Prices of Bordeaux 2006 – at least on the right bank – will be set between the levels of 2004 and 2005.

At a London tasting of the 2006 vintage given by the right bank grouping Cercle Rive Droite last night, Dr Alain Raynaud – who masterminds the 40-property collective – said, ‘there will be no increase in prices.’

Raynaud acknowledged that he has something of a reputation for price hikes: his own Saint Emilion Grand Cru Chateau Quinault L’Enclos raised its 2005 price by 85% on 2004.

But referring to the very high prices charged across Bordeaux for the 2005 vintage he said, ‘We can’t have the same increase as last year. We want to stay reasonable.’

He suggested that on the right bank, in St Emilion and Pomerol, properties would probably charge about 25% less than 2005, and about 20% more than 2004. This would mean a release price of between €15 and €22 for Quinault.

However, this attitude may well not prevail throughout Bordeaux. ‘People are crazy,’ he said.

Reactions to the quality of the vintage, three weeks before the world’s critics descend on Bordeaux for the En Primeur tastings at the beginning of April, were mixed.

David Peppercorn MW said, ‘I am surprised by the lovely fruit quality. There is good harmony.’

Other merchants and critics variously described the vintage as ‘not great but good’, and said they were ‘pleasantly surprised.’ One compared it to 2001, a year in which Merlot fared best.

It should be a right bank year, various proprietors at this (right bank) tasting said. There were excellent growing conditions in June and July, which gave way to a cool and damp August followed by heatwave in early September, then rain. The earlier-ripening Merlots benefitted in that they could be harvested before the rains took hold, thus avoiding the danger of botrytis that afflicted the later-ripening Cabernets.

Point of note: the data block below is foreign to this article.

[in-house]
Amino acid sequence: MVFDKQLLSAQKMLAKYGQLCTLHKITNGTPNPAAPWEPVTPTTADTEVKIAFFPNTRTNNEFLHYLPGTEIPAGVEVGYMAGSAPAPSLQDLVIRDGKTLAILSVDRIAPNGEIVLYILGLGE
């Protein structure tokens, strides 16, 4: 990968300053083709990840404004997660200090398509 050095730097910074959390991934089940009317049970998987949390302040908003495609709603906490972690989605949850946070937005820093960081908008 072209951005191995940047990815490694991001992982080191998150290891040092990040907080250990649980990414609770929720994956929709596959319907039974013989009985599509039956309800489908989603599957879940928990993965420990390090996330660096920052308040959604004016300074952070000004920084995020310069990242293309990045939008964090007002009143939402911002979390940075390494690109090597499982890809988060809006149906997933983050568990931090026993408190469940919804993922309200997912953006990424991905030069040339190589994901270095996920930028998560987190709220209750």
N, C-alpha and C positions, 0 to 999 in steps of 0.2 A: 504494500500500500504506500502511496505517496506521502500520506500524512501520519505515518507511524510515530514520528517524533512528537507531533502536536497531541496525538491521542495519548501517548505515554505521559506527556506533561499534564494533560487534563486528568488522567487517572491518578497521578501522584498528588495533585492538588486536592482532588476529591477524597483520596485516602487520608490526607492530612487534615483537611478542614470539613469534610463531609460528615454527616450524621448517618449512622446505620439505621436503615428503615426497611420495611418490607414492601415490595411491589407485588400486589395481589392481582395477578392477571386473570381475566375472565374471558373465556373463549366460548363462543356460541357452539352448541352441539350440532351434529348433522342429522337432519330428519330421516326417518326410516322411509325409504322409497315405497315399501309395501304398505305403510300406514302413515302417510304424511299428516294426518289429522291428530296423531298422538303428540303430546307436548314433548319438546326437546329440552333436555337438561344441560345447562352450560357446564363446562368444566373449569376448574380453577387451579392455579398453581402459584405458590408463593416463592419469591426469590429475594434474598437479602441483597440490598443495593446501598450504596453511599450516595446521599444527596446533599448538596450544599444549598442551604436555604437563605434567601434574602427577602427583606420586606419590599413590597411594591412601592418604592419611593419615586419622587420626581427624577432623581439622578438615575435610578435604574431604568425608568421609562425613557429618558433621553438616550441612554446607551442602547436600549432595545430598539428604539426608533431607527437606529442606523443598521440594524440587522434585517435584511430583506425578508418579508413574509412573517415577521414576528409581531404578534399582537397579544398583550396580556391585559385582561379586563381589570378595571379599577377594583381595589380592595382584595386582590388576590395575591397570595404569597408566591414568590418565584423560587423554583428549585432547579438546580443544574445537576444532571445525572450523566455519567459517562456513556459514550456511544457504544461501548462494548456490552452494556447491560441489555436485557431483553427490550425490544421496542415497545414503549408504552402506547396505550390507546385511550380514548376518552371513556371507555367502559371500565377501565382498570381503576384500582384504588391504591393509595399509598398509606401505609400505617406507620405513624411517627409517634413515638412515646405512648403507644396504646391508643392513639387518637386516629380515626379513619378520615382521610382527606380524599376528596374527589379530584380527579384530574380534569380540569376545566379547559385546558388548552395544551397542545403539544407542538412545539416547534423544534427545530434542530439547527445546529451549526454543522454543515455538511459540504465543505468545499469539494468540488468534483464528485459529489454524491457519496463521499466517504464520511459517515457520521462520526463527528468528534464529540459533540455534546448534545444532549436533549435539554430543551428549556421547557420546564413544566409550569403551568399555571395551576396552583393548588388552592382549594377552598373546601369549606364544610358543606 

While the wines are showing good fruit and in some cases well-developed ripe tannins, there is little doubt that this will be an early-drinking vintage.

Raynaud agreed to this, at the same time hedging his bets. ‘This will be a vintage to drink quickly,’ he said. ‘But in many cases it will be one to keep 10 years.’

Jancis Robinson MW, on her website jancisrobinson.com, mentioned the ‘inky, rasping tannins’ in the more modest appellations, which gave way to ‘more obviously ripe fruit’ as a counterbalance in the more prestigious areas.

She concluded, ‘The current vintage is still a bit of a shock after the sumptuous pleasure and perfect manners exuded by the 2005s – these are rude boys.’

The vital factor in this vintage, in the end, will not be weather, or ripeness, but the shadow of its illustrious predecessor. After bank accounts have been emptied by 2005, wine critic Robert Joseph asked the pertinent question, ‘Why should anyone want to buy Bordeaux 2006?’

Or as Raynaud put it, ‘Problems? There weren’t any. Our only problem now is to find a market.’

decanter.com will carry comprehensive tasting reports by Steven Spurrier, James Lawther, David Peppercorn and other key critics from En Primeur week, beginning 1 April 2006.

Written by Adam Lechmere